The kind of development cooperation and humanitarian aid that is necessary and effective is best known by those directly affected and organisations on the spot. It therefore makes sense for aid to be as on-the-spot as possible. In this article, we show what is meant by localisation and how Caritas Switzerland is working towards this goal.
With the aim of reforming the overburdened humanitarian aid system, donors and humanitarian organisations at the 2016 UN Summit in Istanbul committed themselves in their final declaration to one of the most ambitious initiatives, the so-called «Grand Bargain». One of the foremost goals of this agreement is on-the-spot provision of humanitarian aid.
This goal is summarised under the term «localisation». It was decided that in future, at least 25 percent of humanitarian funds should flow directly to national and local organisations. Moreover, it concerns more than just money. It is about a fundamental rethinking: decision-making powers, responsibility and resources should be increasingly transferred to local partners. This includes strengthening local capacities, whereby a critical question must be asked: Strengthen capacities for what and by whom? The focus here must be on the goal of locally led, effective aid. With its aim of promoting local civil society and participation, this has been a focus of longer-term development cooperation for some time.
Since that 2016 declaration, much has been debated and written about the localisation agenda. Now is the time for concrete measures to result. This is demanded by numerous inclusive initiatives such as the «Charter4Change» or «Shifting the Power». With the Covid 19 pandemic and Black Lives Matter movement, the concern for localisation has gained additional urgency. In addition, new impulses are arising from the debate on the decolonisation of international cooperation. Outdated colonial patterns of thought and action, as well as unequal power relations in humanitarian aid and development cooperation are being criticised.
It is undisputed that there is a need for action to change the system towards locally led humanitarian aid and development cooperation. This also requires an honest self-reflection concerning the role of international organisations. A redefinition of partnership will play an important role in this.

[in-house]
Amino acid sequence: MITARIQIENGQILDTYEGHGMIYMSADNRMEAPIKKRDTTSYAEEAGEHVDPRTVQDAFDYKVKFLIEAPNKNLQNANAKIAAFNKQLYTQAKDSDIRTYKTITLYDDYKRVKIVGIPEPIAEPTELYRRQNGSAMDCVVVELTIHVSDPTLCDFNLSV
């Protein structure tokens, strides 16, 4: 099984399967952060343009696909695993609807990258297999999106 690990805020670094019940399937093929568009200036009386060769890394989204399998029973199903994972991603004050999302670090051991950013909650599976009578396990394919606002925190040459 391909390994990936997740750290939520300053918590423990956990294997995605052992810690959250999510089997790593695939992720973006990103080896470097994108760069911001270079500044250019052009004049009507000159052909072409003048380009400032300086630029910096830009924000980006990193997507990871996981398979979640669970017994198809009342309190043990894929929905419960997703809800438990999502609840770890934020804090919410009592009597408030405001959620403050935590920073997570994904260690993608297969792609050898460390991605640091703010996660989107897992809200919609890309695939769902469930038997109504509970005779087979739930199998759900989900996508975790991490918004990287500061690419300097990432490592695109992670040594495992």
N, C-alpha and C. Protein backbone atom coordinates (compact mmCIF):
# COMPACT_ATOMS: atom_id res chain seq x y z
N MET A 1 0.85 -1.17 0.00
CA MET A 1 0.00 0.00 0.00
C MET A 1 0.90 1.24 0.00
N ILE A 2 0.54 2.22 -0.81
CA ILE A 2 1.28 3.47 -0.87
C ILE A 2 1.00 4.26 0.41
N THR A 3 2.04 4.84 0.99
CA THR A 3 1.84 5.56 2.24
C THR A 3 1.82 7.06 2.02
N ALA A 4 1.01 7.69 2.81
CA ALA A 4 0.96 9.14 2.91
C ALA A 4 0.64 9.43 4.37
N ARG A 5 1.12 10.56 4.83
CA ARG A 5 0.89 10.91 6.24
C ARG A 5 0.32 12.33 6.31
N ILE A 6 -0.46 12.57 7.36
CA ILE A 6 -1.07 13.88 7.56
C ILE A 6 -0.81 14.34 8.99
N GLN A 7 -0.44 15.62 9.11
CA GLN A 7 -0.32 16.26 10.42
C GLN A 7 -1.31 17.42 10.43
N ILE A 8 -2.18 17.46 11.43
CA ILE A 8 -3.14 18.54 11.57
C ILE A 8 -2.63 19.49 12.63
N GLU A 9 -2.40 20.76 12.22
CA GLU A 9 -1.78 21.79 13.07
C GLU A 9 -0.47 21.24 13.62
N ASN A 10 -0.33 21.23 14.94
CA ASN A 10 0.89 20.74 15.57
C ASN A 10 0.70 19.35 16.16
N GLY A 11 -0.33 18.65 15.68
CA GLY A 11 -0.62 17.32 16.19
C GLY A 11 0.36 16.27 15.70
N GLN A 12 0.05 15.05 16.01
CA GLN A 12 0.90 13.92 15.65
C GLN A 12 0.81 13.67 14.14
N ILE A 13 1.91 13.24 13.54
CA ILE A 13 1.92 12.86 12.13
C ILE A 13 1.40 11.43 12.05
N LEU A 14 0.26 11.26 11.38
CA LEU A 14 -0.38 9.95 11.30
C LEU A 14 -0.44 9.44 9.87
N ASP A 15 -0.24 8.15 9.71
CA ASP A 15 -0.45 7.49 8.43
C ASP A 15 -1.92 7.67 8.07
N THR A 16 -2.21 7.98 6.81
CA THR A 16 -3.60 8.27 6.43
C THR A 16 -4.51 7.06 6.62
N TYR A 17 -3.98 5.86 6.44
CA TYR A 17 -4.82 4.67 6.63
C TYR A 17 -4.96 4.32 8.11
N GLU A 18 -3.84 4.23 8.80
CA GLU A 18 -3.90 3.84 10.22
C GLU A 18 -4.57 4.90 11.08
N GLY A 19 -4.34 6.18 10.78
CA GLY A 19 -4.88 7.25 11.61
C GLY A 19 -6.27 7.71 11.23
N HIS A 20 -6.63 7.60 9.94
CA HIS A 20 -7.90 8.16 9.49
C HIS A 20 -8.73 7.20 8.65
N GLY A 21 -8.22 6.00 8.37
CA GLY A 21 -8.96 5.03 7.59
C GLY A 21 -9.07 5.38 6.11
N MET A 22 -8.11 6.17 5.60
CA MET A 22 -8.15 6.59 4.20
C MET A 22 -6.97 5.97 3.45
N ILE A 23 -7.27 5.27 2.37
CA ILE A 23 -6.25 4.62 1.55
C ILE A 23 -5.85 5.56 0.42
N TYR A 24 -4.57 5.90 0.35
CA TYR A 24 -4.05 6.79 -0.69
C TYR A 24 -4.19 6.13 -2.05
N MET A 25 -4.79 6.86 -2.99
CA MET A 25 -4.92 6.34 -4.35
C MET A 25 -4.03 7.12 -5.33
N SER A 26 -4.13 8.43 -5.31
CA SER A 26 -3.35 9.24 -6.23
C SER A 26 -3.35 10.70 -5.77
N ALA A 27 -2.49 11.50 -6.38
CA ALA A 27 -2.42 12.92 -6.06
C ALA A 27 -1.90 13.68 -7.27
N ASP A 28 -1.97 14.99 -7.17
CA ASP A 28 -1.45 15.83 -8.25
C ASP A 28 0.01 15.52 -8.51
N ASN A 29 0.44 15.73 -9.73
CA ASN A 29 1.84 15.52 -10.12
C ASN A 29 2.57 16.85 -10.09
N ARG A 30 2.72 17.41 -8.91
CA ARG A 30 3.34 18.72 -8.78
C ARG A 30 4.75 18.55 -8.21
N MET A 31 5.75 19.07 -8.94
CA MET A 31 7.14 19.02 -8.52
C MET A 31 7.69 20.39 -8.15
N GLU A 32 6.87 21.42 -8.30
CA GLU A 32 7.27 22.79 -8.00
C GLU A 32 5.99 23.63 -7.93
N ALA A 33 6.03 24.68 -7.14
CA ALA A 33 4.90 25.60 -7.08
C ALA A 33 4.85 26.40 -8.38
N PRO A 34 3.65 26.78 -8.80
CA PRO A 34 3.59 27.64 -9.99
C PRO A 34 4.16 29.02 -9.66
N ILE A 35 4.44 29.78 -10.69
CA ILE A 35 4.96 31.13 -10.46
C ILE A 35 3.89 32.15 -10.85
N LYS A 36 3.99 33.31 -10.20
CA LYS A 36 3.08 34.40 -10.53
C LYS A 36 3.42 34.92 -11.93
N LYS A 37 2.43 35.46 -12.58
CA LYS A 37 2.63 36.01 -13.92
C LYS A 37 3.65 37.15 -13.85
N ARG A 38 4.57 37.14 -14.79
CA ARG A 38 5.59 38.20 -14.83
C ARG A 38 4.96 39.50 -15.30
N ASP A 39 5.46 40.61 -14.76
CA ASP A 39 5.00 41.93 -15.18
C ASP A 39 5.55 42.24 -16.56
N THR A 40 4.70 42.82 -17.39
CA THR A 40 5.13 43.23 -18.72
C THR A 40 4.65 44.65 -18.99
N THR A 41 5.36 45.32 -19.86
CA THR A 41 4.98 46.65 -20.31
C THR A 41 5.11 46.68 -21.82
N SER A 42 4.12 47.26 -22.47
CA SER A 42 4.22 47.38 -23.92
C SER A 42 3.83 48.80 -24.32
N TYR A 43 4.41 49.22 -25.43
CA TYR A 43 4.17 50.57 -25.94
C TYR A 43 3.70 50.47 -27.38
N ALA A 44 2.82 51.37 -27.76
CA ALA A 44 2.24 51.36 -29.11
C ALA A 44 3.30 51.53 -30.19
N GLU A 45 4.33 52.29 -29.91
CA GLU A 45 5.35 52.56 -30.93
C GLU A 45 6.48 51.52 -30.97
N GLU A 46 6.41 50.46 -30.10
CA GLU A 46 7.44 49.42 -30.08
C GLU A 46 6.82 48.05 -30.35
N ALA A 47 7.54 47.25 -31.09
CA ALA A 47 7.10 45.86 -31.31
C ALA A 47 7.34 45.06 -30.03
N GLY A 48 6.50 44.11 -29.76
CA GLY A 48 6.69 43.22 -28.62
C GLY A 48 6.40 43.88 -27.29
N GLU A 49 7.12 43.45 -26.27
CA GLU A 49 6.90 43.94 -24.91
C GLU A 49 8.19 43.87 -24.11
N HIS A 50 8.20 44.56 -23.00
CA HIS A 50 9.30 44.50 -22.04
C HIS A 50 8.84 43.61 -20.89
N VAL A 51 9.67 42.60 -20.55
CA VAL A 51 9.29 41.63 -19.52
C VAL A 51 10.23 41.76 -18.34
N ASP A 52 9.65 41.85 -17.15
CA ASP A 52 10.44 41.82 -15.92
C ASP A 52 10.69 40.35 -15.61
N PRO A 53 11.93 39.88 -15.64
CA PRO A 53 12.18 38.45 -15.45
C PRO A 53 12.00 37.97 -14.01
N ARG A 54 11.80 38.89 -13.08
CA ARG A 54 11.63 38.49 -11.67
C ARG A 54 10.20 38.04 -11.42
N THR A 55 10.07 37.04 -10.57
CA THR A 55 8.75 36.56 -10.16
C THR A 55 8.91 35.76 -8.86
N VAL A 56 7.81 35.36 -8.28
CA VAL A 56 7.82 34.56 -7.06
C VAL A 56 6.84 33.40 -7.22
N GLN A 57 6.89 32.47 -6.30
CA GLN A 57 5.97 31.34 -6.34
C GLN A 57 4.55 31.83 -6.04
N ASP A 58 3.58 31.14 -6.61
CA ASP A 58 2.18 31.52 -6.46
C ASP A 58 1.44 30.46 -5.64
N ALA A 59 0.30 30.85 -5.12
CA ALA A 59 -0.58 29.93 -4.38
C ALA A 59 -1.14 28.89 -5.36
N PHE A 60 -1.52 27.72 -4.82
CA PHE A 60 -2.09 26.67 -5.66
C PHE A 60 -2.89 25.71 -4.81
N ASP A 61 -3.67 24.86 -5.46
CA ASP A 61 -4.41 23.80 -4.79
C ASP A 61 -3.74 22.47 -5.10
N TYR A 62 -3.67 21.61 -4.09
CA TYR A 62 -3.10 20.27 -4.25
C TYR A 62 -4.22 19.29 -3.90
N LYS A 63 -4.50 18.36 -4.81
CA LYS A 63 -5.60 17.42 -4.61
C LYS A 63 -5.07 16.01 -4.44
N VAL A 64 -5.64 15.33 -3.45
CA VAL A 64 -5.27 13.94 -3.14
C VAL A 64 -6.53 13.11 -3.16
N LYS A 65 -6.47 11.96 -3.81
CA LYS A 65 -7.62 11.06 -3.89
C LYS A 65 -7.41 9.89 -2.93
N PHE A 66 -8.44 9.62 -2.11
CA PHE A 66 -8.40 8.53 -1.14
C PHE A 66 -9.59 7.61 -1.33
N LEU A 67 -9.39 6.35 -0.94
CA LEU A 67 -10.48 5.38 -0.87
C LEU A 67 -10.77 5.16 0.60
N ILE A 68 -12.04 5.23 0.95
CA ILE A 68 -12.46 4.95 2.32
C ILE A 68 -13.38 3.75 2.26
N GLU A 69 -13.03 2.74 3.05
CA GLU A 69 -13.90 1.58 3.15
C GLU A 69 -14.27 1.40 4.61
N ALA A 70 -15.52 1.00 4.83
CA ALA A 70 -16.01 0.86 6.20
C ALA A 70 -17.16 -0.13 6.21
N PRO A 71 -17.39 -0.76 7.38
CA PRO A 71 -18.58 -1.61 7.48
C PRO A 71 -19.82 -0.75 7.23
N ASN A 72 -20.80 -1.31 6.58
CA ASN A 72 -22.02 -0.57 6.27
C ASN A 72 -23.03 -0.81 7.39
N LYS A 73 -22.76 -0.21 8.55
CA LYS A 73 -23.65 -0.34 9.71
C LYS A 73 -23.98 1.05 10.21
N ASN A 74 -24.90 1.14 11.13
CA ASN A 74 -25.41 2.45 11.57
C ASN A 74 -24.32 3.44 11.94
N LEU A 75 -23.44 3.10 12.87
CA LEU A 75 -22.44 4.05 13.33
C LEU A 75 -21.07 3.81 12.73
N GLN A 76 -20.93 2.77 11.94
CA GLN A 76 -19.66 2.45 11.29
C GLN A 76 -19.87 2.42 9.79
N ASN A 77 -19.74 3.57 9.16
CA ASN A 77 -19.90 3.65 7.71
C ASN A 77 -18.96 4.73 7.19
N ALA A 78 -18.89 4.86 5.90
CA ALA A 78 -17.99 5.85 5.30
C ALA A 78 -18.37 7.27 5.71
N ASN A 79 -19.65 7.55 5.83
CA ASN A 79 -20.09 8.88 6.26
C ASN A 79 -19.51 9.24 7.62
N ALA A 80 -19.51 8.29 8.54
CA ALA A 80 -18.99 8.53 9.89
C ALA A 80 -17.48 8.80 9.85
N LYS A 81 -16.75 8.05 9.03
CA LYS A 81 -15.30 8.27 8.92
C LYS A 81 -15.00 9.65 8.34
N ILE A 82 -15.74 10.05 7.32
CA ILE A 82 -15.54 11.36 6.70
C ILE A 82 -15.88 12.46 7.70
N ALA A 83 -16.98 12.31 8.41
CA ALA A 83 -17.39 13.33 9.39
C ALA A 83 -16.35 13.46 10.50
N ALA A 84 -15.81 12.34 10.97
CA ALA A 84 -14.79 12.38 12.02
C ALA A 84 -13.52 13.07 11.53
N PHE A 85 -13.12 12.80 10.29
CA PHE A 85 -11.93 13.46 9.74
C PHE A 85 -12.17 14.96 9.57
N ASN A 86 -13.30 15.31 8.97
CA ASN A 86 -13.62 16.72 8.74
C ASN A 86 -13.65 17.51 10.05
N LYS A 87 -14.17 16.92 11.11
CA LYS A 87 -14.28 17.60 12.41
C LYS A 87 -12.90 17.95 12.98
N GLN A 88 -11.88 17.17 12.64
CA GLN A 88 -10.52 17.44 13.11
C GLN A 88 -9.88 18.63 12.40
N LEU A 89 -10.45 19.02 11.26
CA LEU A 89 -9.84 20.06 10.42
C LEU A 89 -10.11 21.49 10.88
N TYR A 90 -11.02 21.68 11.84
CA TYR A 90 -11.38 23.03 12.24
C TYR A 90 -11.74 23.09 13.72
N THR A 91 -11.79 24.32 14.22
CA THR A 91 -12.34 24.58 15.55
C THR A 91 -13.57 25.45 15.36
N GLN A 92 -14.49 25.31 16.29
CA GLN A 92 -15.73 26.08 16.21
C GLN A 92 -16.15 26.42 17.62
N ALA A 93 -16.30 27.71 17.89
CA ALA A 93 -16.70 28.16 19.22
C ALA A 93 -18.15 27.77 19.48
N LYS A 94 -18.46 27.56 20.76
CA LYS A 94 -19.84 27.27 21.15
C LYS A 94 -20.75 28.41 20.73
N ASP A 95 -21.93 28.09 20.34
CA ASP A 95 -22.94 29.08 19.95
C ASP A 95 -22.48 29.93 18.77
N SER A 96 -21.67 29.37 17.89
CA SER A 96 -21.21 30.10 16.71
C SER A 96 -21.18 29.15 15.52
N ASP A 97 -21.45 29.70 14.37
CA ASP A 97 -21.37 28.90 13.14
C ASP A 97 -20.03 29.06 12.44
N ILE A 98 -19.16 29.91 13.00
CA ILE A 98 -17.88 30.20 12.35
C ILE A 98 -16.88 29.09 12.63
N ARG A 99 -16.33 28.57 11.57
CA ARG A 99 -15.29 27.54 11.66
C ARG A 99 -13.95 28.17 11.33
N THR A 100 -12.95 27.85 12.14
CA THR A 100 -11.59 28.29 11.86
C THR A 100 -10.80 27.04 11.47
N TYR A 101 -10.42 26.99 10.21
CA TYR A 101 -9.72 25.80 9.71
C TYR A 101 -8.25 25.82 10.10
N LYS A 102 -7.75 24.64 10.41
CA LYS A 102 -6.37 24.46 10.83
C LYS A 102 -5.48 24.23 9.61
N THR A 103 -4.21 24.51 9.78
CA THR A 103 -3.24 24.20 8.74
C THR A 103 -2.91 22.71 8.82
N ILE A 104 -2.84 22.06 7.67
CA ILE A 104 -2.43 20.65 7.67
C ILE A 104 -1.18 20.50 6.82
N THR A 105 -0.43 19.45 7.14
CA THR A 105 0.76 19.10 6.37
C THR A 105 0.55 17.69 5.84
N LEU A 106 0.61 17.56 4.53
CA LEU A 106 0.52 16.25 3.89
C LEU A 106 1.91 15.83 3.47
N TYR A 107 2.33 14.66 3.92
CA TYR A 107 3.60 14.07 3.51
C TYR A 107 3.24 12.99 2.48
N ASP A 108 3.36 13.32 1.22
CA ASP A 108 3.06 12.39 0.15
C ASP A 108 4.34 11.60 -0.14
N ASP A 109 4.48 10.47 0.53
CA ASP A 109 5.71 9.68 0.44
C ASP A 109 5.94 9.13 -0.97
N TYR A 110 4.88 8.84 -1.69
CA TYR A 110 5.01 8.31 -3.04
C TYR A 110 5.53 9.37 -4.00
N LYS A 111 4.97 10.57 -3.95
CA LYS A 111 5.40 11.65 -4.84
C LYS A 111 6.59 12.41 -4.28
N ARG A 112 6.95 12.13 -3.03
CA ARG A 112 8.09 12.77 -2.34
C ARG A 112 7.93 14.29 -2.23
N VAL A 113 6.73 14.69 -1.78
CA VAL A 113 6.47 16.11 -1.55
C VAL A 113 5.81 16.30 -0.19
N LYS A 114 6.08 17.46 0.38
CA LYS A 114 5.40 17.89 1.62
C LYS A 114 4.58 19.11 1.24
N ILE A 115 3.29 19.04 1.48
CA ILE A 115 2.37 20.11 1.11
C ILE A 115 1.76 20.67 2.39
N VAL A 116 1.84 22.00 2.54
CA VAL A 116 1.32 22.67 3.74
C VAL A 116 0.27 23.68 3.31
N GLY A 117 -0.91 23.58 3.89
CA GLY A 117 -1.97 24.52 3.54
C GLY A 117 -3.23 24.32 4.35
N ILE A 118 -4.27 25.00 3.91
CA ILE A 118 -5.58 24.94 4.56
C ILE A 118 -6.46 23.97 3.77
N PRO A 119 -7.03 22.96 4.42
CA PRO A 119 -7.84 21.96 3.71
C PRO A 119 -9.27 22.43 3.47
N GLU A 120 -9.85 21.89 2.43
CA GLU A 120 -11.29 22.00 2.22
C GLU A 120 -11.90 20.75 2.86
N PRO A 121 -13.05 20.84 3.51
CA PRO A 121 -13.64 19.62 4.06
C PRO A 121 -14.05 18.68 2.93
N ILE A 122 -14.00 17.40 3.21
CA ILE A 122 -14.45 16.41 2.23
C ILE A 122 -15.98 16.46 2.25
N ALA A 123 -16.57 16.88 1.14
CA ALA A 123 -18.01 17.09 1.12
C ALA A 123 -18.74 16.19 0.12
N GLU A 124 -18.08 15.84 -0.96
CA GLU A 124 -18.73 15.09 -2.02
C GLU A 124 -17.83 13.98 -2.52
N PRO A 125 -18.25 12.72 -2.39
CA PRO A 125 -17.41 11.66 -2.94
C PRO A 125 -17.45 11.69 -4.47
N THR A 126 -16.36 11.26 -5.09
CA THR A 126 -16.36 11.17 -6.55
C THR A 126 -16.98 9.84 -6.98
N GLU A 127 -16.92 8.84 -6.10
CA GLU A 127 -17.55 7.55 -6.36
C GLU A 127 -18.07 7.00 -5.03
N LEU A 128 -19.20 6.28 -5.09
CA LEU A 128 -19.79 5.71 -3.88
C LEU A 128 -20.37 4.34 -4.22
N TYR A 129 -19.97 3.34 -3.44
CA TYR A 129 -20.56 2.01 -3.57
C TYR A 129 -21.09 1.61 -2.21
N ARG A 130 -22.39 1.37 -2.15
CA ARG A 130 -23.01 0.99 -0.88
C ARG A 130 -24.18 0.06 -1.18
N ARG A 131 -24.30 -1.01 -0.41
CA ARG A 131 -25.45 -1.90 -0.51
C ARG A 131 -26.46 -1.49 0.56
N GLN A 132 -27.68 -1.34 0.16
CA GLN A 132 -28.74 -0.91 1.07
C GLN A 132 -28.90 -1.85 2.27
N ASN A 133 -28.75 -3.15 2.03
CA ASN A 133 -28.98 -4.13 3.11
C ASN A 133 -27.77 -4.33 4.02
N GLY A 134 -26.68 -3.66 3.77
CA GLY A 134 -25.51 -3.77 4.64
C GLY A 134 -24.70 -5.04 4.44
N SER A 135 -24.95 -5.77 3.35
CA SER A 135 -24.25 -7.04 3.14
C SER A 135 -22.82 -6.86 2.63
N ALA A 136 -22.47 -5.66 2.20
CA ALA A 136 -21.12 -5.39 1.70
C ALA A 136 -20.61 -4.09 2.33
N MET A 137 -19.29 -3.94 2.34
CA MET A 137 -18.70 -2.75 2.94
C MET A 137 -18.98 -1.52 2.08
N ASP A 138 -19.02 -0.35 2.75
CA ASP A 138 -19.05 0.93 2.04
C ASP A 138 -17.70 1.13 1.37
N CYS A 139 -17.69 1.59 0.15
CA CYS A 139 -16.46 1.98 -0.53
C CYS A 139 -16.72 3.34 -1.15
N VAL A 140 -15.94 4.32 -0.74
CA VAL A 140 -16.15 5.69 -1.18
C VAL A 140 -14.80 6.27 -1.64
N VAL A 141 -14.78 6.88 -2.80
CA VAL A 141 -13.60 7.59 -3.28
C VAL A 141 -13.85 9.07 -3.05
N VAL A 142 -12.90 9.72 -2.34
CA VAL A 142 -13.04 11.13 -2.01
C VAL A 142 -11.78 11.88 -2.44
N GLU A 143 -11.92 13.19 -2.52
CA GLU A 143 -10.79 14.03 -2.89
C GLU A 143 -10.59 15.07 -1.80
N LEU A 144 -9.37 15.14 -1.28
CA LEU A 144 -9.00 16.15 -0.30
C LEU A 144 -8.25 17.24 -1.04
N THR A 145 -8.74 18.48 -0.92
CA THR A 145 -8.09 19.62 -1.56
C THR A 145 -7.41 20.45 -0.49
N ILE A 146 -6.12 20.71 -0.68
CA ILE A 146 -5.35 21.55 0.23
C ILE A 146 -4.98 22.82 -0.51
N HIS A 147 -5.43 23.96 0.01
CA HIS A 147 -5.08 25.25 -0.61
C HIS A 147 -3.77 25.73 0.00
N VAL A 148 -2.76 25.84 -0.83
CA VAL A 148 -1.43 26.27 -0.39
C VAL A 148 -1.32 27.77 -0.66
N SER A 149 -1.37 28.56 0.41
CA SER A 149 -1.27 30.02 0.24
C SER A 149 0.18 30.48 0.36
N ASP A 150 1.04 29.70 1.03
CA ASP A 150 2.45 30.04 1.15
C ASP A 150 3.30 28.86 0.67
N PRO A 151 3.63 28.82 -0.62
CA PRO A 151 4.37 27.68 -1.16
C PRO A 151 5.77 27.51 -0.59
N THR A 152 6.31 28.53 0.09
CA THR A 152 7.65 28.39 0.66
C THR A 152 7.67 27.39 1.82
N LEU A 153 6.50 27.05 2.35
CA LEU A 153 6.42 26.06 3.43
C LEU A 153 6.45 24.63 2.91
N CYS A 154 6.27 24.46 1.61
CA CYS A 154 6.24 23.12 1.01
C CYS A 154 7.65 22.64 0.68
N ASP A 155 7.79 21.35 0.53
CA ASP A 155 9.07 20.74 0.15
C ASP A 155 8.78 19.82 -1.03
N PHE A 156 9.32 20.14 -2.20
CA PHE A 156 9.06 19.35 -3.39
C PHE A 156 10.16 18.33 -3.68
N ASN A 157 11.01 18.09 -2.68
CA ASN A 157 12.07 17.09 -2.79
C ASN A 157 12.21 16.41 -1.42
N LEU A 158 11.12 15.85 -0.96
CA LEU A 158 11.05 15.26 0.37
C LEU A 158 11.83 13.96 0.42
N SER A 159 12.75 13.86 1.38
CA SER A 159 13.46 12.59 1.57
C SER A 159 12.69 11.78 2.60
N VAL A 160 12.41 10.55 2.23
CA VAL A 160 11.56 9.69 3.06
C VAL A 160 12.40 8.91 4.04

How Caritas is implementing the localisation agenda
Caritas Internationalis, the umbrella organisation of the 164 Caritas organisations worldwide, already published a position paper with concrete recommendations for action for the UN Summit in 2016, and committed itself to localisation with its own guidelines in 2018. Through its organisational structure with national Caritas associations, locally led international cooperation is deeply rooted in Caritas' DNA.
«Localisation has been a principle in our international cooperation and an integral part of our work for decades, and we attach great importance to it,» says Franziska Koller, Head of International Cooperation at Caritas Switzerland. In the vast majority of its programmes, Caritas Switzerland works with national and local partner organisations within and outside the Caritas network. This is crucial for locally anchored projects with a sustainable impact.
How does this look like in concrete terms? In order to analyse the strengths and development potential of both Caritas Switzerland and the respective local partner organisation, a comprehensive partner risk analysis is carried out. Based on this, a plan for capacity strengthening and a successful partnership is developed, with which Caritas Switzerland and its partners assess each other and then jointly define measures. This creates an important basis of trust and transparency and thus of cooperation on equal footing.
Furthermore, the Caritas Switzerland offices in the respective project countries employ mainly local staff and expertise. In its communication and fundraising work, Caritas Switzerland complies to the joint manifesto for responsible communication of international cooperation launched by Alliance Sud. For a fundamental rethink and structural changes, Caritas Switzerland, together with its partners, also advocates for just political framework conditions in development and climate policy.
Header image: © Simon Huber